Below you will find the number of strikes for the 20 horses considered at this time to be definite or possible for the 2022 Kentucky Derby, plus nine more who currently do not have enough points to start but whose connections have expressed an interest in running if they can.


Classic Causeway (1 strike, Category 5)
Crown Pride (0 strikes)
Cyberknife (0 strikes)
Early Voting (1 strike, Category 4)
Epicenter (0 strikes)
Messier (1 strike, Category 4)
Mo Donegal (0 strikes)
Simplification (1 strike, Category 4)
Smile Happy (1 strike, Category 4)
Tawny Port (0 strikes)
Tiz the Bomb (0 strikes)
White Abarrio (0 strikes)
Zandon (0 strikes)


Barber Road (Categories 2 and 3)
Bye Bye Bobby (Categories 2 and 4)
Major General (Categories 5 and 6)
Pioneer of Medina (Catgories 2 and 4)
Un Ojo (Categories 3 and 7)
Rich Strike (Categories 2 and 3)
Skippylongstocking (Categories 1 and 2)
Summer Is Tomorrow (Categories 2 and 4)
Taiba (Categories 1 and 7)
Zozos (Categories 2 and 7)


Charge It (Categories 1, 2 and 7)
Golden Glider (Categories 2, 3 and 5)
Happy Jack (Categories 2, 3, 6 and 7)
In Due Time (Categories 2, 3 and 5)
Ethereal Road (Categories 2, 3, 4 and 5)
Rattle N Roll (Categories 3, 5 and 6)


Because two of the categories deal with graded stakes races, the Derby Strikes System can’t go back any further than 1973. Stakes races in this country were not graded until 1973.

Maximum Security finished first in the 2019 Kentucky Derby. He had zero strikes. But the stewards disqualified Maximum Security and placed him 17th for committing a foul when he veered out sharply nearing the five-sixteenths marker to cause interference to War of Will, Bodexpress and Long Range Toddy. Country House was declared the winner of the 2019 Kentucky Derby.

Medina Spirit finished first in the 2021 Kentucky Derby. He had zero strikes. But in terms of the 2021 Kentucky Derby, Mandaloun is now recognized as the winner following Medina Spirit’s disqualification.

The strikes for each Kentucky Derby winner going back to 1973 are below:

2021 Mandaloun (1 strike) Category 4*
2020 race run in September
2019 Country House (2 strikes) Categories 2 and 3**
2018 Justify (2 strikes) Categories 1 and 7
2017 Always Dreaming (1 strike) Category 1
2016 Nyquist (0 strikes)
2015 American Pharoah (0 strikes)
2014 California Chrome (0 strikes)
2013 Orb (0 strikes)
2012 I’ll Have Another (0 strikes)
2011 Animal Kingdom (0 strikes)
2010 Super Saver (1 strike) Category 4
2009 Mine That Bird (4 strikes) Categories 1, 4, 5 and 9
2008 Big Brown (0 strikes)
2007 Street Sense (0 strikes)
2006 Barbaro (0 strikes)
2005 Giacomo (2 strikes) Categories 2 and 5
2004 Smarty Jones (0 strikes)
2003 Funny Cide (2 strikes) Categories 2 and 8
2002 War Emblem (0 strikes)
2001 Monarchos (0 strikes)
2000 Fusaichi Pegasus (1 strike) Category 6
1999 Charismatic (1 strike) Category 5
1998 Real Quiet (0 strikes)
1997 Silver Charm (1 strike) Category 4
1996 Grindstone (0 strikes)
1995 Thunder Gulch (0 strikes)
1994 Go for Gin (0 strikes)
1993 Sea Hero (2 strikes) Categories 3 and 5
1992 Lil E. Tee (0 strikes)
1991 Strike the Gold (0 strikes)
1990 Unbridled (1 strike) Category 3
1989 Sunday Silence (0 strikes)
1988 Winning Colors (0 strikes)
1987 Alysheba (1 strike) Category 2
1986 Ferdinand (2 strikes) Categories 2 and 4
1985 Spend a Buck (0 strikes)
1984 Swale (0 strikes)
1983 Sunny’s Halo (1 strike) Category 1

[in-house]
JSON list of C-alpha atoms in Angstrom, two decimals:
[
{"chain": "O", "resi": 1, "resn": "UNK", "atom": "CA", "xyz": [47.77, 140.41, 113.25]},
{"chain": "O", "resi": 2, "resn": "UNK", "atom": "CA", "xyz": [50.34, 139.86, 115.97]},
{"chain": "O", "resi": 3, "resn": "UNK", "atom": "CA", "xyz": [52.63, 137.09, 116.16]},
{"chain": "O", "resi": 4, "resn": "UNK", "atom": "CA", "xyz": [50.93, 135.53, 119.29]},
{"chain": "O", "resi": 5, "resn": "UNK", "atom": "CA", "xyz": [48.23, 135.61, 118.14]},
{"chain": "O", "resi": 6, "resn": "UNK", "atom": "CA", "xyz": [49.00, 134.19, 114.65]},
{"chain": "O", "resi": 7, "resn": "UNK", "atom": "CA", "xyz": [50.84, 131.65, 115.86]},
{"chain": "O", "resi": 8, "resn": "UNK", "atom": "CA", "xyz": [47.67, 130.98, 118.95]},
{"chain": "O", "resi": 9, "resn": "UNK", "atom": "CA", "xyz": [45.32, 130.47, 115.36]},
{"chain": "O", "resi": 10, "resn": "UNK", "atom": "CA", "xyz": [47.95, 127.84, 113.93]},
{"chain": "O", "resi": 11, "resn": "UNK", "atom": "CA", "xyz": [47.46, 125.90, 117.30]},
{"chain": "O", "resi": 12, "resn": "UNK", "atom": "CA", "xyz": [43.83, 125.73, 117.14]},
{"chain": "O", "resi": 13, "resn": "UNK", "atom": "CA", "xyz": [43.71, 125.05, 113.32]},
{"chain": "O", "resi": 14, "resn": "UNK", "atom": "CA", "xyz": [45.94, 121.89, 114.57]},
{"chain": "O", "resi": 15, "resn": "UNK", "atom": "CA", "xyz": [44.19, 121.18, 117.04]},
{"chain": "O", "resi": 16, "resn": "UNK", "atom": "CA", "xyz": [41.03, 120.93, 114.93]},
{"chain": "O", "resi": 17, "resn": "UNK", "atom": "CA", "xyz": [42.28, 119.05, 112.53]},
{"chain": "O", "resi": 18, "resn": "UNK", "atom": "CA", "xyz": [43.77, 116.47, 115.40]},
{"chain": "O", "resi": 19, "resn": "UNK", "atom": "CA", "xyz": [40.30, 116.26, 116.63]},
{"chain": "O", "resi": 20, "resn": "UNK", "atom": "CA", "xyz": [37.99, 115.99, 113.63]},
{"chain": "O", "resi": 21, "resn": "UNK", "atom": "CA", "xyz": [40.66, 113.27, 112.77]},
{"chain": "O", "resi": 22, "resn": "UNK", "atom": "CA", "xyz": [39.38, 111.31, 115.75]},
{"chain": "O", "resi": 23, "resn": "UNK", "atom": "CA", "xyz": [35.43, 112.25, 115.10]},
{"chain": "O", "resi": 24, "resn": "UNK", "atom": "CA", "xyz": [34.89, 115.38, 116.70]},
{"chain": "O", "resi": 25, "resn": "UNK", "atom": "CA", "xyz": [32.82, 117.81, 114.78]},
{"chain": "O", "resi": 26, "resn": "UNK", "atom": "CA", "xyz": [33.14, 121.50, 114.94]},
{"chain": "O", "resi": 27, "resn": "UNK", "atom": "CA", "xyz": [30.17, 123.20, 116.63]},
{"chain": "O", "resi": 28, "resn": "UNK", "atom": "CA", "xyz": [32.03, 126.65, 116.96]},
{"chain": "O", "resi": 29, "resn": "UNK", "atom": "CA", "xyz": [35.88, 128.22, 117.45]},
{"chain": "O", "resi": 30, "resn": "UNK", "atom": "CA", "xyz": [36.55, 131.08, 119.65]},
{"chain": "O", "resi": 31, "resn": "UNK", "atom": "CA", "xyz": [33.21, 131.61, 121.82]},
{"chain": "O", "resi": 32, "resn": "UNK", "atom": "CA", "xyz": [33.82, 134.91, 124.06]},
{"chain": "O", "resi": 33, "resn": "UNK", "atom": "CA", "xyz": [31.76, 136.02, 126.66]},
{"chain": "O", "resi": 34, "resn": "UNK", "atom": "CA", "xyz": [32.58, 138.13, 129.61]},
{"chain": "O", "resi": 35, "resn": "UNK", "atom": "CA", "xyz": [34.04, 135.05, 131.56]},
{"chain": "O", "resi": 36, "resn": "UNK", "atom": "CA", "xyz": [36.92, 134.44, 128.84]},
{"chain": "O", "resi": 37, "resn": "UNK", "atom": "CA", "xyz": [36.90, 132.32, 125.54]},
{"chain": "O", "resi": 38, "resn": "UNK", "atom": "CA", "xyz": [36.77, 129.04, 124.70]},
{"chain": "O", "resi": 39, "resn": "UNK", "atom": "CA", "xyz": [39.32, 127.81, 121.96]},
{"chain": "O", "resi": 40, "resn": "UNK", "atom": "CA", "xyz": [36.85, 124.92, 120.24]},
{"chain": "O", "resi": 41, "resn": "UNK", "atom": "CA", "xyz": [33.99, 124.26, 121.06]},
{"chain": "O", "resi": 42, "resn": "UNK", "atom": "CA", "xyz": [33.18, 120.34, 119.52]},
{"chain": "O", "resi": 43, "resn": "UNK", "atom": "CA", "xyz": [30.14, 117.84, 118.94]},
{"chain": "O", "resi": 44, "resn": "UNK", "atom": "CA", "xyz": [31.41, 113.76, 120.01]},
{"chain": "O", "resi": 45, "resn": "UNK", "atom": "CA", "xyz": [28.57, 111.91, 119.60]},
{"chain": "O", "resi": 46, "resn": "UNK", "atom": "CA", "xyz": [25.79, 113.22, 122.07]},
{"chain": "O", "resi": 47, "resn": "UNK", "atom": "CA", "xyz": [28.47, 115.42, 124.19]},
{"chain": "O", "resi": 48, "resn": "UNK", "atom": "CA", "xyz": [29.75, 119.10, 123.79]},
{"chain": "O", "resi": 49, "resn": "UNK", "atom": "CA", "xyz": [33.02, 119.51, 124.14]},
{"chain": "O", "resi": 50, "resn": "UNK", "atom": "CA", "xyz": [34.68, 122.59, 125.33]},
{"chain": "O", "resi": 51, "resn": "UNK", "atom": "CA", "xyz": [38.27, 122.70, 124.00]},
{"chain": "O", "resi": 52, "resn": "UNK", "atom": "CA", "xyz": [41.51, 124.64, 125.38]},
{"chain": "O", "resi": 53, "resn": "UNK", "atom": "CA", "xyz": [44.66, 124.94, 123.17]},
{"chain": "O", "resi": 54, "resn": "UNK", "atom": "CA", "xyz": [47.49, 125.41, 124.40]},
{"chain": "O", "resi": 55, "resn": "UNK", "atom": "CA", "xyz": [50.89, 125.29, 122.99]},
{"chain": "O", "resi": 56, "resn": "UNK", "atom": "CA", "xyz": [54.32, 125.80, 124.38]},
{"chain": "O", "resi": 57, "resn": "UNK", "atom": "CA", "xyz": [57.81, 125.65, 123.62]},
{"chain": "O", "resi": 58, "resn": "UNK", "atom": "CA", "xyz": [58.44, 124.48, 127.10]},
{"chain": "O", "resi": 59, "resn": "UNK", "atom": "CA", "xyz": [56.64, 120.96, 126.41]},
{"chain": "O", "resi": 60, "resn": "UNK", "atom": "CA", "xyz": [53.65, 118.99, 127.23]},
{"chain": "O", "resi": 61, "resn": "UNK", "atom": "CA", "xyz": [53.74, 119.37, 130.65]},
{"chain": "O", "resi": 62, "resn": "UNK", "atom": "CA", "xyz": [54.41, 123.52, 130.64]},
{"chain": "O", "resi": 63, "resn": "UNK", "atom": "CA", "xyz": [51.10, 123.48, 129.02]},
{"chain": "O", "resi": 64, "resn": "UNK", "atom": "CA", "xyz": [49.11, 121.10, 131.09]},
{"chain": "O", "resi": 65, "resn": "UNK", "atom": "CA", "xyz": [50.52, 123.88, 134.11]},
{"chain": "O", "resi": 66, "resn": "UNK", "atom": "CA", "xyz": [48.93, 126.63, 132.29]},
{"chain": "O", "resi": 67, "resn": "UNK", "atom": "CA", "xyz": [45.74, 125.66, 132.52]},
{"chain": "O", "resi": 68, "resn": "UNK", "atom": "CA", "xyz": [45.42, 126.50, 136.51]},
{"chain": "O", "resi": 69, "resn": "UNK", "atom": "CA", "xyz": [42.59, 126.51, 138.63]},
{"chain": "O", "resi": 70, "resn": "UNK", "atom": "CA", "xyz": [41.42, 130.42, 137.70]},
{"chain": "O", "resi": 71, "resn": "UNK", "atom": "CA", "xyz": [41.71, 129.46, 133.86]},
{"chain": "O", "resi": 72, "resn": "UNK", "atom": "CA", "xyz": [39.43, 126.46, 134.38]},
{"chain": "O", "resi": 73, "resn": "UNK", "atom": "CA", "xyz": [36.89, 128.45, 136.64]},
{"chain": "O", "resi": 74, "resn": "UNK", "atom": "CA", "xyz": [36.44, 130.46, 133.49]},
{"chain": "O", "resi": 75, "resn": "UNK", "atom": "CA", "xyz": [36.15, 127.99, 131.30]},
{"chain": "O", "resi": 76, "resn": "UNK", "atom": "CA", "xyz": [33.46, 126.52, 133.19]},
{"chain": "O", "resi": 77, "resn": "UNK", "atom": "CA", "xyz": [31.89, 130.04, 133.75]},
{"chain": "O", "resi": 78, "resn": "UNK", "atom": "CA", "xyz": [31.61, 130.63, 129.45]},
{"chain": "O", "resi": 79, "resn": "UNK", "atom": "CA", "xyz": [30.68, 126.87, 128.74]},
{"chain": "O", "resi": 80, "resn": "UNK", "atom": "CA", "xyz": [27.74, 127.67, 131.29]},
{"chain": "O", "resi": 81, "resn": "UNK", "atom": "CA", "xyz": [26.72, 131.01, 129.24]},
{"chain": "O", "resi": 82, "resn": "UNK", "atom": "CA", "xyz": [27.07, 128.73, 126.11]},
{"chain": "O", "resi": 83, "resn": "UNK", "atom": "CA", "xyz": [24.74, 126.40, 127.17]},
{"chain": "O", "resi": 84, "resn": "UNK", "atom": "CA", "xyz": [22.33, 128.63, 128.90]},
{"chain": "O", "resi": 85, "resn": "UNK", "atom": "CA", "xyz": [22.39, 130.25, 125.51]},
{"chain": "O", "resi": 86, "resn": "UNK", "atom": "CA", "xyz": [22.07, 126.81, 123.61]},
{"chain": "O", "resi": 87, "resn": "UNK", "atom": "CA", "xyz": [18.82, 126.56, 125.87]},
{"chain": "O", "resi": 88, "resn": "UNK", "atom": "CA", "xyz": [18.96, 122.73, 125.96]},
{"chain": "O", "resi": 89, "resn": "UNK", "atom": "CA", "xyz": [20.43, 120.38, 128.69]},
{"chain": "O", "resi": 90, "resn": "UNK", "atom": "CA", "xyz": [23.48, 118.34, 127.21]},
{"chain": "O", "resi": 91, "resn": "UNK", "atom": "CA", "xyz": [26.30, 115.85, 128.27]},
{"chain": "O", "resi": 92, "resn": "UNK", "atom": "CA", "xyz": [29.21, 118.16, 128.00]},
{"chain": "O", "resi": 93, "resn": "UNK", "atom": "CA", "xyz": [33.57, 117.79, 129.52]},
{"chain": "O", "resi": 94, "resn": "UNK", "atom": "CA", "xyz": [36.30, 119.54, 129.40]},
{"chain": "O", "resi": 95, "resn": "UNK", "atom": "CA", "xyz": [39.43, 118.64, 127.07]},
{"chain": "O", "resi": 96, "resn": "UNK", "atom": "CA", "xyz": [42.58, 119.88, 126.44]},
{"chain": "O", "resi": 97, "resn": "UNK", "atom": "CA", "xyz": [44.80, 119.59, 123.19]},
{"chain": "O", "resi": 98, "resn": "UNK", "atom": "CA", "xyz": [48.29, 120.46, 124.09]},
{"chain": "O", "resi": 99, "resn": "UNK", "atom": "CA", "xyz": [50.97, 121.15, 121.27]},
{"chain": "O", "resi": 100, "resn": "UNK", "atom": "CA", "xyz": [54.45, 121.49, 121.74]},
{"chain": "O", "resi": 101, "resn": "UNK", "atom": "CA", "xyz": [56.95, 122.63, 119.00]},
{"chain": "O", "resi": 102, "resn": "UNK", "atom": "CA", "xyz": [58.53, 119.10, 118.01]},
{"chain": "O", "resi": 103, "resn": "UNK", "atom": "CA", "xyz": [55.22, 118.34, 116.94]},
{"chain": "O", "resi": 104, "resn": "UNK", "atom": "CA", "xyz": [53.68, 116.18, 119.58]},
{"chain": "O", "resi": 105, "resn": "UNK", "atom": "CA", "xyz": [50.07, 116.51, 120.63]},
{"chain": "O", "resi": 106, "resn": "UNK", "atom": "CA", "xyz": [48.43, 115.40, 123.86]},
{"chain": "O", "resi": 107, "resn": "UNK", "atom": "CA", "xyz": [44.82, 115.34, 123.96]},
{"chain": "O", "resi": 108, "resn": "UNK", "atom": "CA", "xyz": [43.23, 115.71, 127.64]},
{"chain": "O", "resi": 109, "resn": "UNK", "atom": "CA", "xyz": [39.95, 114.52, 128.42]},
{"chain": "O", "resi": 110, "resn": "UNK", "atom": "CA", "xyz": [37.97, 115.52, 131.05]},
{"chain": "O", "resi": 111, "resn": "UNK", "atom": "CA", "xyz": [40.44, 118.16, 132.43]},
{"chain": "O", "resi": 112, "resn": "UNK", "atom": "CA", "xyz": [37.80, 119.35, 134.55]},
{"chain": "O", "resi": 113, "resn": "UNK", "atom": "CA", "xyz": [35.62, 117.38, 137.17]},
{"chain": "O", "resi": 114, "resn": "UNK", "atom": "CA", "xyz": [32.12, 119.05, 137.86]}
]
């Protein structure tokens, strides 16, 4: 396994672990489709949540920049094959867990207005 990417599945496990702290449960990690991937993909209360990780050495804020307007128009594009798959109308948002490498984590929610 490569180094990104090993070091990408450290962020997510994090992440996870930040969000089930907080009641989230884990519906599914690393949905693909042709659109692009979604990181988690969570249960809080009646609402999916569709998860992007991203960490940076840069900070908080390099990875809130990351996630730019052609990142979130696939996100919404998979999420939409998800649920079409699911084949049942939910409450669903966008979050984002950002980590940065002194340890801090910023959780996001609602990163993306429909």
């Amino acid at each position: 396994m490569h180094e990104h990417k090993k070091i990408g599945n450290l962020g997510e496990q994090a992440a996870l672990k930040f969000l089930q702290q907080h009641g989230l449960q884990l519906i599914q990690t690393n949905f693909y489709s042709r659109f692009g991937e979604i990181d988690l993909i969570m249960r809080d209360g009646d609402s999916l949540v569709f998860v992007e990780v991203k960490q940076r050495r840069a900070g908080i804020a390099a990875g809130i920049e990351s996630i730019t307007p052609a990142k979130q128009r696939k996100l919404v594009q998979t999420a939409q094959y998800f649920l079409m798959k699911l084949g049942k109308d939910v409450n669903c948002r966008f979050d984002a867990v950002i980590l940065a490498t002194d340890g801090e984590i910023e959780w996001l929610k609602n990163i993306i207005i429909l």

1982 Gato Del Sol (1 strike) Category 3
1981 Genuine Risk (1 strike) Category 1
1980 Pleasant Colony (0 strikes)
1979 Spectacular Bid (0 strikes)
1978 Affirmed (0 strikes)
1977 Seattle Slew (0 strikes)
1976 Bold Forbes (0 strikes)
1975 Foolish Pleasure (0 strikes)
1974 Cannonade (2 strikes) Categories 3 and 4
1973 Secretariat (0 strikes)

*Medina Spirit (0 strikes) finished first but was disqualified and all purse money forfeited

**Maximum Security (0 strikes) finished first but was disqualified and placed 17th


What are the eight categories in my Derby Strikes System? They are listed below:

1. THE GRADED STAKES CATEGORY. (The horse ran in a graded stakes race before March 31.) This points out horses who have competed against tough competition prior to March 31 rather than at the last minute in April, enabling the horse to be properly battle-tested. (Exceptions: Going back to the introduction of graded stakes races in the U.S. in 1973, only Genuine Risk in 1980, Sunny’s Halo in 1983, Mine That Bird in 2009 and Always Dreaming in 2017 have won the Kentucky Derby without running in a graded stakes race at 2 or early at 3 before March 31.)

2. THE WIN IN A GRADED STAKES CATEGORY. (The horse has won a graded stakes race.) This points out horses who have shown they have the class to win a graded stakes race. (Exceptions: Ferdinand in 1986, Alysheba in 1987, Funny Cide in 2003 and Giacomo in 2005 are the only exceptions going back to the introduction of U.S. graded stakes races in 1973; Alysheba in 1987 did finish first in the Blue Grass, only to be disqualified and placed third.)

3. THE EIGHTH POLE CATEGORY. (In either of his or her last two starts before the Kentucky Derby, the horse was either first or second with a furlong to go.) This points out horses who were running strongly at the eighth pole, usually in races at 1 1/16 or 1 1/8 miles. By running strongly at the same point in the Kentucky Derby, a horse would be in a prime position to win the roses. Keep in mind that 53 of the last 56 Kentucky Derby winners through 2021 have been first or second with a furlong to run. Since Decidedly won the Derby in 1962 when he was third with a furlong to go, the only three Kentucky Derby winners who were not first or second with a furlong to run were Animal Kingdom, third with a furlong remaining in 2011 when only a half-length from being second; Giacomo, sixth with a furlong to go in 2005; and Grindstone, fourth with a furlong to run in 1996. (Exceptions: Going back to 1955, the Kentucky Derby winners who weren’t either first or second a furlong from the finish in his or her last two starts have been Tim Tam in 1958, Carry Back in 1961, Cannonade in 1974, Gato Del Sol in 1982, Unbridled in 1990 and Sea Hero in 1993, with Canonero II in 1971 unknown.)